Who are the parties who have paid premiums for this insurance? Banks, mainly. Hedge funds are also on the other side of the contracts. If these insurers go belly-up, the market value of the formerly insured bonds will fall. This will create losses for the banks and hedge funds — potentially gigantic losses.
So, the head of the state insurance department called in bankers — whose portfolios are at risk by the bankruptcy of the insurers — and suggested that the pony up as much as $15 billion to cover the losses of the insurers.
Got that? The insured are supposed to insure the insurers against loss. Why? Because if the insurers go belly-up, the banks will experience a loss.
This sounds crazy. But it makes sense under this scenario: the collapse of the bond market threatens the banks by a lot more than $15 billion. If the banks called in are facing losses so huge that $15 billion looks like a bargain, can you visualize what the threat is internationally? After all, the commissioner did not call in banks from outside New York.
The International Herald Tribune, owned by the New York Times, reported on January 24 that the threat of default is creating widespread concern.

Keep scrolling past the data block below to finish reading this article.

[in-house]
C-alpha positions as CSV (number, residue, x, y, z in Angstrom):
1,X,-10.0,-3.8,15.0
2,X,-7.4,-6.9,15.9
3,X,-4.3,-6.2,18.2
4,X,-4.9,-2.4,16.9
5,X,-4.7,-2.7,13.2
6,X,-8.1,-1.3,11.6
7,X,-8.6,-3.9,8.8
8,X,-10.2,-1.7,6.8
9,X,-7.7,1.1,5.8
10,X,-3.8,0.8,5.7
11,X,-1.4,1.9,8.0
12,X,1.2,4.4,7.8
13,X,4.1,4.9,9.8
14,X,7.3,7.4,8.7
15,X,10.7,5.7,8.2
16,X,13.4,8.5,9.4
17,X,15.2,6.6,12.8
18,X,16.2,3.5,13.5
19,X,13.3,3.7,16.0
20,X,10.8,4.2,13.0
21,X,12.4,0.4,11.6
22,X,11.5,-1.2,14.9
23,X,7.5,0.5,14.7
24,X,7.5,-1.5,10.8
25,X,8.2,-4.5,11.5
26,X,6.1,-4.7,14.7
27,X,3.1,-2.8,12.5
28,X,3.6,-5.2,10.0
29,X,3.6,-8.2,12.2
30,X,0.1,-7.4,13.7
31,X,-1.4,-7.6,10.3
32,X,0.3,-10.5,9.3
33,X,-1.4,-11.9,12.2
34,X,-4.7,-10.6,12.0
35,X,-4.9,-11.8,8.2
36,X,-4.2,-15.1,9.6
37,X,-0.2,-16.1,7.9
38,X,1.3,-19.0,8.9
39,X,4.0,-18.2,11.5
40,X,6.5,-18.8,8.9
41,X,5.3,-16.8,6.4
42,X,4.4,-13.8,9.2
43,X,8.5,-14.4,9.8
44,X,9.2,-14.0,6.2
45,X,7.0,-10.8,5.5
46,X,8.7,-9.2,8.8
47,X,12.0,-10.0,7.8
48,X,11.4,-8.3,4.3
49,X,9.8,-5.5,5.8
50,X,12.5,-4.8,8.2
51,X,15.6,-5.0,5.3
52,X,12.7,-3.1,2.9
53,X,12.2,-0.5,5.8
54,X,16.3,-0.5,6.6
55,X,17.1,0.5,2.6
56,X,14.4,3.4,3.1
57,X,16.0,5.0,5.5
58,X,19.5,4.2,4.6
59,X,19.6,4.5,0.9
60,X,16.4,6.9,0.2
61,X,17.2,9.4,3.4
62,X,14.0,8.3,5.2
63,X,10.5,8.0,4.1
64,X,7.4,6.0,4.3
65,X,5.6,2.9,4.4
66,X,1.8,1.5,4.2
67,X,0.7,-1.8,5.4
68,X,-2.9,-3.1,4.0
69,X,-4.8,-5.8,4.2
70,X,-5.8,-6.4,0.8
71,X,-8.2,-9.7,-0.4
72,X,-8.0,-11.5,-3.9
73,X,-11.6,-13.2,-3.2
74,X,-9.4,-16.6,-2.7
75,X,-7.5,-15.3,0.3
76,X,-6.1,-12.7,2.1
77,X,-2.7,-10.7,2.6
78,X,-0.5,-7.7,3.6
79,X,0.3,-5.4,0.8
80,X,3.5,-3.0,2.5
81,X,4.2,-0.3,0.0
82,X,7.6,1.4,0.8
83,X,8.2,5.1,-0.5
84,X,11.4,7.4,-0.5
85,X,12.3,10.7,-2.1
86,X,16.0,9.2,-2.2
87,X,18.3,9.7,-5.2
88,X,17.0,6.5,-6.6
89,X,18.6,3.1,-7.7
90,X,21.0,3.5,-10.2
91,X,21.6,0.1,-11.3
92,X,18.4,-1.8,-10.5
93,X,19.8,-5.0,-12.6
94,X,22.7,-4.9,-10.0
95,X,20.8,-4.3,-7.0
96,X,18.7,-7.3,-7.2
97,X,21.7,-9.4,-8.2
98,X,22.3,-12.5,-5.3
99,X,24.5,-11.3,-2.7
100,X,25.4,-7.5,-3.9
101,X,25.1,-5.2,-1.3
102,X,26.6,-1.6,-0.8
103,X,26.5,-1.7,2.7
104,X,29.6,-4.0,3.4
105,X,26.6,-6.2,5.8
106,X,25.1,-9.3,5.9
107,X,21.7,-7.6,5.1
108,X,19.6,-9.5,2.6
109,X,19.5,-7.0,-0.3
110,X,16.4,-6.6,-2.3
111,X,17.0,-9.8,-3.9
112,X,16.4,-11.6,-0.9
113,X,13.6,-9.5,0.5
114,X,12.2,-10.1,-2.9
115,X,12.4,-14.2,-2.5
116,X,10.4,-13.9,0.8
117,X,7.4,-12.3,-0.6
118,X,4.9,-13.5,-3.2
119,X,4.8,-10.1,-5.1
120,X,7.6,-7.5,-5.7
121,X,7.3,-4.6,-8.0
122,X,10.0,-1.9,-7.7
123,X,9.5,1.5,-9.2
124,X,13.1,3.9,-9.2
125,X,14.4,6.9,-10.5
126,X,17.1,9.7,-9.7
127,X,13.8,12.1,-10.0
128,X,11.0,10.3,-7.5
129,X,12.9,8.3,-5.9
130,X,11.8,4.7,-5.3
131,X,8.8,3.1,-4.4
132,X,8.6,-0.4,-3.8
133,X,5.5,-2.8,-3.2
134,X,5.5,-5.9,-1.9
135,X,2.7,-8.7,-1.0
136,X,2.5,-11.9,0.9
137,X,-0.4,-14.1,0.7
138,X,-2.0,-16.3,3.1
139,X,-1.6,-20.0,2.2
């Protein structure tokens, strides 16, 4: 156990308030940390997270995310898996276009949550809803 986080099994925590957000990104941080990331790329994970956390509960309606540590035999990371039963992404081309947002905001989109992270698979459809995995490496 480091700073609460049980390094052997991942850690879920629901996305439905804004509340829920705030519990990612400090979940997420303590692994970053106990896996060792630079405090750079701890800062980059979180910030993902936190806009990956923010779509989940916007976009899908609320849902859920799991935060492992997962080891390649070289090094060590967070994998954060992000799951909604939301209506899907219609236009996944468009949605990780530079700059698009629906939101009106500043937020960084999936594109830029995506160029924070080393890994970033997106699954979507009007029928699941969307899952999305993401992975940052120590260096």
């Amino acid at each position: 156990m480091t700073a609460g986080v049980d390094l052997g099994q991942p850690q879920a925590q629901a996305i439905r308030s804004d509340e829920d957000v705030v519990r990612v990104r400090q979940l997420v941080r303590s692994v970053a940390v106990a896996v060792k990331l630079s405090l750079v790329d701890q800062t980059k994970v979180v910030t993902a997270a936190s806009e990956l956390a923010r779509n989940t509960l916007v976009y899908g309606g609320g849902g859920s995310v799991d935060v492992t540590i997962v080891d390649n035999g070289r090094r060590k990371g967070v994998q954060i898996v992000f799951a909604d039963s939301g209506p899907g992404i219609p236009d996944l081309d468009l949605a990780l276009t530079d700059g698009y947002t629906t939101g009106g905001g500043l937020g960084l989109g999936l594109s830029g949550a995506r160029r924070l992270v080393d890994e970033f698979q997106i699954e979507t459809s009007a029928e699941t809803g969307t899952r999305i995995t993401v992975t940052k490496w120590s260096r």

Regulators fear a possible chain of events in which the troubled bond insurers, MBIA and Ambac, might be unable to keep their promise to pay investors if borrowers default on their debt.
That could leave the buyers of the bonds — including many banks and pension funds — on the hook for untold billions of dollars in losses, shaking confidence in the financial system.
It was in this context that the discussion of a $15b bail-out took place.
The notion that the failure of even one big bond insurer might touch off a chain reaction of losses across the financial world has unnerved Wall Street and Washington. It was a factor in the Federal Reserve's decision on Tuesday to calm investors by reducing interest rates by three-quarters of a point, to 3.5 percent.
The bond-insurance industry has never before been threatened by a failure of major bond insurers. It has been a low-risk industry, the article reports. Not any more.
"Regulators are furiously trying to come up with a plan," said Rob Haines, an analyst at CreditSights, a research firm, who was not at the meeting. . . .
While $15 billion might seem like a large amount of money for banks to commit to bond guarantors at a time when many investors have lost faith in them, Haines said it would be smaller than the billions the banks might have to write down if the companies lost their top ratings or incurred major losses.